< Back to front page Text size – +
Posted by Ishani Ganguli October 4, 2013 05:45 PM
Lately, I've spent a lot of time walking briskly around the hospital, two to three pagers clipped to my sagging scrub pants and a Code Blue checklist tucked into my back pocket for easy reference. I'm working as "Senior On" - one of the more defining roles of the senior medical resident at Mass General. During each two week block, six of us take turns responding to and leading the management of cardiac arrests and other medical emergencies throughout the hospital.
I encountered the role during my first overnight call as a fourth year medical student, when the 80-something-year-old man with widespread lung cancer I'd met minutes before became unresponsive and triggered a call for the rapid response team. I watched with relief as the Senior On resident strode in, flanked by a pharmacist and nursing supervisor. As I breathlessly reported my patient's rapid decline and the resident calmly took charge, I wondered how I'd ever have the knowledge and confidence to fill her Dansko clogs. It has since become a matter of habit.
There is something comforting about the linearity of medical training, the notion that if you hold on through each phase, you'll come out the other end a fully-formed doctor. The progression is deliberate and plain to see: During the first year of our medicine residency, we learn how to take care of patients as the primary responders and are intimately involved in every detail of their care. In the second year, we bear the added responsibility of supervising those interns and leading teams. This year, we extend our reach to the role of medical ambassador: We work as consultants to other doctors (most often psychiatrists and surgeons), advising on complex medical problems and assessing patients' medical risk prior to surgery. We triage patients from the Emergency Department or from other parts of Mass General to medical units and decide whether we'll accept patients for transfer from other hospitals.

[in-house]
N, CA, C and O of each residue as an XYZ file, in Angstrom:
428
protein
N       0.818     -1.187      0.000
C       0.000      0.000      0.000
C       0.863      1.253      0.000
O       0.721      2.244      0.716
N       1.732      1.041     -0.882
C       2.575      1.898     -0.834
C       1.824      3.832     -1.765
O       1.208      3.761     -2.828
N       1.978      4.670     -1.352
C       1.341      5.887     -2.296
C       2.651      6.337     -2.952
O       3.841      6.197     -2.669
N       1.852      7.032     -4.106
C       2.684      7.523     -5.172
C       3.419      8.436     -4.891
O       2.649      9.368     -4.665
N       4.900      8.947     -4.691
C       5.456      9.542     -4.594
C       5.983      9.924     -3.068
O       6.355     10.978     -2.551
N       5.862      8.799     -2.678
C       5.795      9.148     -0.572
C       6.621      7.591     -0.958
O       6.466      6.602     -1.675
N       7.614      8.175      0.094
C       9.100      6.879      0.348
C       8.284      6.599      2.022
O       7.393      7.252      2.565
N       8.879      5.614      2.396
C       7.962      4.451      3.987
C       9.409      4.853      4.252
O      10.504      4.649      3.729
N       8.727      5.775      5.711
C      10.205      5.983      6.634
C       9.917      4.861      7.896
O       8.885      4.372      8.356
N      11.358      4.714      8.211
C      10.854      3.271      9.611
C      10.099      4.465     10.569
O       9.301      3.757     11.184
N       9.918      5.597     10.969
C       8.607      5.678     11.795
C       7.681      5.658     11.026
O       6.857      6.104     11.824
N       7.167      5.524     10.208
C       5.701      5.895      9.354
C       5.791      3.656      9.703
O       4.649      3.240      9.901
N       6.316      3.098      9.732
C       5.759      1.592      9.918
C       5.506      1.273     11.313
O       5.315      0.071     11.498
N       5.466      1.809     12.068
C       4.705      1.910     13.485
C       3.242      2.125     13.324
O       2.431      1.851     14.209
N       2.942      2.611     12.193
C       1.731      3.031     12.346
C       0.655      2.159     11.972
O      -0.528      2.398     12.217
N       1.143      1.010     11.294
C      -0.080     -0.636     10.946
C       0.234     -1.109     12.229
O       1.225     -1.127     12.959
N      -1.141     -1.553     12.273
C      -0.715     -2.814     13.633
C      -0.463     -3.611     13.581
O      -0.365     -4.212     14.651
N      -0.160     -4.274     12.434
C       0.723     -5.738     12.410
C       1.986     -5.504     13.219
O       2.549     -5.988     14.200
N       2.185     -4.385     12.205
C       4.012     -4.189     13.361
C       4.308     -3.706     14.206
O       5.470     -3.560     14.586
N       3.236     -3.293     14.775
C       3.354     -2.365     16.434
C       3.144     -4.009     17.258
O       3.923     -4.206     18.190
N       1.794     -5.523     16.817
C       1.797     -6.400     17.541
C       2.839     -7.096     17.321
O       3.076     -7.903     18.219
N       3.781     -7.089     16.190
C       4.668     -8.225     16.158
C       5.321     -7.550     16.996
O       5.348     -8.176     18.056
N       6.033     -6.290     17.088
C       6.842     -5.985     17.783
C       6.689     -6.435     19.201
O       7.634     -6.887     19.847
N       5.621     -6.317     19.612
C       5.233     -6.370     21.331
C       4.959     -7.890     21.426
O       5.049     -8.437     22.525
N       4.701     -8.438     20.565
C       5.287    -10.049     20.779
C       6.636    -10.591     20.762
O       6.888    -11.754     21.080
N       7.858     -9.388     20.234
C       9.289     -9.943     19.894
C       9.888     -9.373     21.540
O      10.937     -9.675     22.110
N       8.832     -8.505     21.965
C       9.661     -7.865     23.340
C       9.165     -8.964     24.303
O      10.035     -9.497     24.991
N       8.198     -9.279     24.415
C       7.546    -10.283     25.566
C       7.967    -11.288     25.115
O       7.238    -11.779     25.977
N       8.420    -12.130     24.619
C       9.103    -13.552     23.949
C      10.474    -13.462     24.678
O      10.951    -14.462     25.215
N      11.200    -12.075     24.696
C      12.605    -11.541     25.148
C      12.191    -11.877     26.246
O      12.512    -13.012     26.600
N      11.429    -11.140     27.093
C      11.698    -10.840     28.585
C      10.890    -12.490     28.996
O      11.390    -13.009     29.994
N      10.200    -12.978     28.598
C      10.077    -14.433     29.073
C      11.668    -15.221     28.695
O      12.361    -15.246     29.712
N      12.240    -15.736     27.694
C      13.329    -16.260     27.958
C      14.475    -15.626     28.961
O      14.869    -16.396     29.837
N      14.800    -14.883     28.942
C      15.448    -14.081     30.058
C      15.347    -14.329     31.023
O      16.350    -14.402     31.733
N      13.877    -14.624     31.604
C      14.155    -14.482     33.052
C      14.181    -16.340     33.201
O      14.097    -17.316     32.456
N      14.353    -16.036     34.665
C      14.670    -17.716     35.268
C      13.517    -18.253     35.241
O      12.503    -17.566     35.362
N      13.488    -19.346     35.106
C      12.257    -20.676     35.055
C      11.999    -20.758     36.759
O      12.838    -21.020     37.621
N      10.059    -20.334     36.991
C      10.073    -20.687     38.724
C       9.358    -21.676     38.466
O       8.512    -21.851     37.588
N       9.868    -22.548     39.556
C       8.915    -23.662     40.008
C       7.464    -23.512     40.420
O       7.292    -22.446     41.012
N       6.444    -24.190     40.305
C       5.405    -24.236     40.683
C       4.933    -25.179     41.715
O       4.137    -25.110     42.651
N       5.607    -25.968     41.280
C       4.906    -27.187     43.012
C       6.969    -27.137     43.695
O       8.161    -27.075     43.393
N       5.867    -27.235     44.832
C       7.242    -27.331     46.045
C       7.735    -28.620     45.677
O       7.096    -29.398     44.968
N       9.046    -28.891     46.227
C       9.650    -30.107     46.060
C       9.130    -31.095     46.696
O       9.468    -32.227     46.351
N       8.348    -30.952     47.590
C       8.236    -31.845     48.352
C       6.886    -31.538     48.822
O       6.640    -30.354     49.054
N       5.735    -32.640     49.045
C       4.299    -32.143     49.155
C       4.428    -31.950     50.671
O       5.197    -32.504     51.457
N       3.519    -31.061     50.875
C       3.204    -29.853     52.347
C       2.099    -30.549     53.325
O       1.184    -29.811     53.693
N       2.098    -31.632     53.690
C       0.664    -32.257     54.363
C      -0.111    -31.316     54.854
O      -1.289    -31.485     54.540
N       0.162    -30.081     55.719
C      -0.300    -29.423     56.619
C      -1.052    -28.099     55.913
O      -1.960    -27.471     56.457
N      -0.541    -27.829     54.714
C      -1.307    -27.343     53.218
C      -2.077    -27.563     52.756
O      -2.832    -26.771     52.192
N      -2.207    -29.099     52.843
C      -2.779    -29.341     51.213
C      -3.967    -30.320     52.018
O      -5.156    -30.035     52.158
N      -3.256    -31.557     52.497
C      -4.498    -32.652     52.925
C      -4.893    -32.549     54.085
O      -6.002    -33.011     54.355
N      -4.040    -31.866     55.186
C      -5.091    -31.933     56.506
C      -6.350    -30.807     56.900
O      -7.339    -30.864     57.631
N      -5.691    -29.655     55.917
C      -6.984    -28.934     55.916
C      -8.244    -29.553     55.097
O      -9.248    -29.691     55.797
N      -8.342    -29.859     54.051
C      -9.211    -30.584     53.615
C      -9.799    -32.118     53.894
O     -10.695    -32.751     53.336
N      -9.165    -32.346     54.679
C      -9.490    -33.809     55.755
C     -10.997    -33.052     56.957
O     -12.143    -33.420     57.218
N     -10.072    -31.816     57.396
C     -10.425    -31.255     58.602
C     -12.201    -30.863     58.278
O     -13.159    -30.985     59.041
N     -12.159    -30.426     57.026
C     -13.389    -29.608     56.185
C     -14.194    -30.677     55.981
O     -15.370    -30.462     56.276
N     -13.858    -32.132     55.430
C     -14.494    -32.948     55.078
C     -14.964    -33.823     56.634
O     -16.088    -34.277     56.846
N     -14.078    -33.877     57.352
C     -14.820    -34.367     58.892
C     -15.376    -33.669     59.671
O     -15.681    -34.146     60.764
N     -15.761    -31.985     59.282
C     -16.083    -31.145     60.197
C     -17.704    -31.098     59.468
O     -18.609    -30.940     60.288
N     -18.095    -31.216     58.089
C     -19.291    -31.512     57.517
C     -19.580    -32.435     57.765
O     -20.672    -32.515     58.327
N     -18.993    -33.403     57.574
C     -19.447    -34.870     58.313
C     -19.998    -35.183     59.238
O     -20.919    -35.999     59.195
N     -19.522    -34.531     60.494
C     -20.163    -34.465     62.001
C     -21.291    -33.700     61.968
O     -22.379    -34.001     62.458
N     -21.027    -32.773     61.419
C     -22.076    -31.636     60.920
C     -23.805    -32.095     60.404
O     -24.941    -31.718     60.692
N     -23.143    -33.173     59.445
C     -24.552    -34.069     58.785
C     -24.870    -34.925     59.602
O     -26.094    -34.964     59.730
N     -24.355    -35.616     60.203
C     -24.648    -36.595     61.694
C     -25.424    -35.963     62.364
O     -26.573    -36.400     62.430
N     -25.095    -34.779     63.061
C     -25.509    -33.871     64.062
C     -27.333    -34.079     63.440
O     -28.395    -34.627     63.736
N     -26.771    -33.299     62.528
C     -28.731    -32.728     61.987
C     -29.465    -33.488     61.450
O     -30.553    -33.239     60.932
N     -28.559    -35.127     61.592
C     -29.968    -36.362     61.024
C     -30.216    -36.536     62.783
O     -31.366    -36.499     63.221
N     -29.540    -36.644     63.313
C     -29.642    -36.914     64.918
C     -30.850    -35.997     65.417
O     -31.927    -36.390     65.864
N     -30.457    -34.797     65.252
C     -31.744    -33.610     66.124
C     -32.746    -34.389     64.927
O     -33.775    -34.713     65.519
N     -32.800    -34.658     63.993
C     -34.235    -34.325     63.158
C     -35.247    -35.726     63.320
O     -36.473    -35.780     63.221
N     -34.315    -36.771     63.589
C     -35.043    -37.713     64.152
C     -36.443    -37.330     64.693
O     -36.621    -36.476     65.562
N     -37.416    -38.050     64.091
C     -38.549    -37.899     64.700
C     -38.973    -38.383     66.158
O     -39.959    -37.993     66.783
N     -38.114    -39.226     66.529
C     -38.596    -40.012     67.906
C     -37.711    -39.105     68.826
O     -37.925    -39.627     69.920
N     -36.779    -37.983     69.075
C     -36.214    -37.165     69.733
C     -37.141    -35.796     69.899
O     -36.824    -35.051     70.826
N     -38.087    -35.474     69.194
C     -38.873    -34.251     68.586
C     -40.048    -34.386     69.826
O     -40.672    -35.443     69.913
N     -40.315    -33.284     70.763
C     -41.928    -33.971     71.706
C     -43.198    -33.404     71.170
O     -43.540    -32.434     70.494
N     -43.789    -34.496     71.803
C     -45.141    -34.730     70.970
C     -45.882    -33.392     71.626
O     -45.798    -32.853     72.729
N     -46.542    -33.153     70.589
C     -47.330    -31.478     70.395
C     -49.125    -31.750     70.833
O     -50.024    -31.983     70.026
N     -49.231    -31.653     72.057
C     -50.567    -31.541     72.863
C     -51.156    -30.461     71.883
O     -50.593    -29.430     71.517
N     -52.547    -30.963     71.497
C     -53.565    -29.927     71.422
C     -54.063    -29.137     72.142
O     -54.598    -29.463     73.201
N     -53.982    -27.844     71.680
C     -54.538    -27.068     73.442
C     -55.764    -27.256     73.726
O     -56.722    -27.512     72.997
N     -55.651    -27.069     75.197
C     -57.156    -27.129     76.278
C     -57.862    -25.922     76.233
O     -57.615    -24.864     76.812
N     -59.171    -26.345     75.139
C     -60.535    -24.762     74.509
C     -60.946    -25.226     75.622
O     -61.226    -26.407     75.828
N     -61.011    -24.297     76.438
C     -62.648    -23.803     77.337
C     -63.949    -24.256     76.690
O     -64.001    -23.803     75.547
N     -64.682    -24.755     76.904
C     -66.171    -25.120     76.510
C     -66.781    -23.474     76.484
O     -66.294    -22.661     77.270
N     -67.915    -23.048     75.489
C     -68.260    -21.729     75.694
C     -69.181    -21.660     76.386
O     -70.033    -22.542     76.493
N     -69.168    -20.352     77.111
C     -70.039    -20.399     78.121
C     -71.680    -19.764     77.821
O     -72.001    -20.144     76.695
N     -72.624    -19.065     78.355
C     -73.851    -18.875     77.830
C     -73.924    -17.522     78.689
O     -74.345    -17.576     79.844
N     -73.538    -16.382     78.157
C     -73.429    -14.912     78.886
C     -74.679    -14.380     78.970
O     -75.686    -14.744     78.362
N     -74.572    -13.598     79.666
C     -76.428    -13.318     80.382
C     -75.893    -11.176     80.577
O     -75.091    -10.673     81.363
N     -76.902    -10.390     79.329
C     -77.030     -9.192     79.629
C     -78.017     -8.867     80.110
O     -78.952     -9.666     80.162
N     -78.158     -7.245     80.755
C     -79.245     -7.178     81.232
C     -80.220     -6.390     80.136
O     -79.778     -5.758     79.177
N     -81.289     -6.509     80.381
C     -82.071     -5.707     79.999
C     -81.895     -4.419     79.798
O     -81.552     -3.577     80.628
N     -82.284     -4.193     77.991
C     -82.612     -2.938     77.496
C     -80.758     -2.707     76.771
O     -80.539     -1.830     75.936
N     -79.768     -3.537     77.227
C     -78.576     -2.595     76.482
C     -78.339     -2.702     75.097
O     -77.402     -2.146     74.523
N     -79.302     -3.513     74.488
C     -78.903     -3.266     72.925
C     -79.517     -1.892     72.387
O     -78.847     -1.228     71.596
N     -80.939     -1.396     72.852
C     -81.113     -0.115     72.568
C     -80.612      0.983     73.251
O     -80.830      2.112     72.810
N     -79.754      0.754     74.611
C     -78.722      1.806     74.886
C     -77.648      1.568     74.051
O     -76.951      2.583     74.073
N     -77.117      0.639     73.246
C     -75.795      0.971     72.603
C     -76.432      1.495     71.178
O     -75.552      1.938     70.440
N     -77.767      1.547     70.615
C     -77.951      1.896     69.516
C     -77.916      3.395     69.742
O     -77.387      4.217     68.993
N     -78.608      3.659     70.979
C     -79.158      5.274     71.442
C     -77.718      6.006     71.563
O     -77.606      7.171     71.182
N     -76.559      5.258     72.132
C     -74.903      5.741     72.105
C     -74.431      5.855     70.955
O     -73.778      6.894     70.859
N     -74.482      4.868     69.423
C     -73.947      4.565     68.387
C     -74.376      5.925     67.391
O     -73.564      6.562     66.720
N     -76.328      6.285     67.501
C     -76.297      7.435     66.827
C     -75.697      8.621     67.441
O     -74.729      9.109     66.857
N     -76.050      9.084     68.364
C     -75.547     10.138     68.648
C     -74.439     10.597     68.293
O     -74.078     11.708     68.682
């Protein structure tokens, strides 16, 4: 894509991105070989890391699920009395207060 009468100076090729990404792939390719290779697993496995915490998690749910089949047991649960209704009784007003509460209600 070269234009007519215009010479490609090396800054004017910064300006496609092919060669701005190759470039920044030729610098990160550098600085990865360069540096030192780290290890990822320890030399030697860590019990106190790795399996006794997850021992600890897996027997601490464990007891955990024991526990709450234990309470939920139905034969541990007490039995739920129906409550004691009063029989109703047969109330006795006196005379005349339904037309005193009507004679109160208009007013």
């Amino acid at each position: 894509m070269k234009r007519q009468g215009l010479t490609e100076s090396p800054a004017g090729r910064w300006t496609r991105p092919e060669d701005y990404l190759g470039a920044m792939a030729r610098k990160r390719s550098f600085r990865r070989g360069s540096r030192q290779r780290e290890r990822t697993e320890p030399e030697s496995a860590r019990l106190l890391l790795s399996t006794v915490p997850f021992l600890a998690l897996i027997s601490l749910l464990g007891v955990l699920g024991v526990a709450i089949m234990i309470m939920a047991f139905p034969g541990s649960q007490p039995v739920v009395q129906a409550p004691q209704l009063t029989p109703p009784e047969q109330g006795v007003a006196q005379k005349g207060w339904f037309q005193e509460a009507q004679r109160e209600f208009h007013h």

Though the steady march of time has served medical training for decades, the changing health care landscape and the restrictions imposed by duty hours have fragmented the time we spend caring for and learning from patients, leading medical educators to wonder if this approach now misses the mark. What has emerged is so-called competency-based education. It is the one of the suggestions offered by the Carnegie Foundation, the group charged with rethinking medical school 100 years after Abraham Flexner first imagined it in its modern, largely unchanged, state. The debate was re-invigorated by a recent series in the New England Journal of Medicine examining the merits and flaws of shortening medical school to three years.
For residency training, the Accreditation Council for Graduate Medical Education (ACGME) now requires that we fulfill core competencies in categories such as medical knowledge and practice-based learning. At a more granular level, and because every trainee's exposure to patients and medical problems is inevitably unique, this needs to translate into a checklist of sorts for our residency training experience. In our program, we've started to log procedures like spinal taps and intravenous line placements - both to document and encourage more experience doing these procedures and to track our outcomes. Some of my co-residents are introducing "learning road maps" on key topics in internal medicine that we can use to identify and fill in personal gaps over our three years. The hope is that we truly and systematically earn the status conveyed by the title of senior resident and emerge better doctors for it.
The author is solely responsible for the content.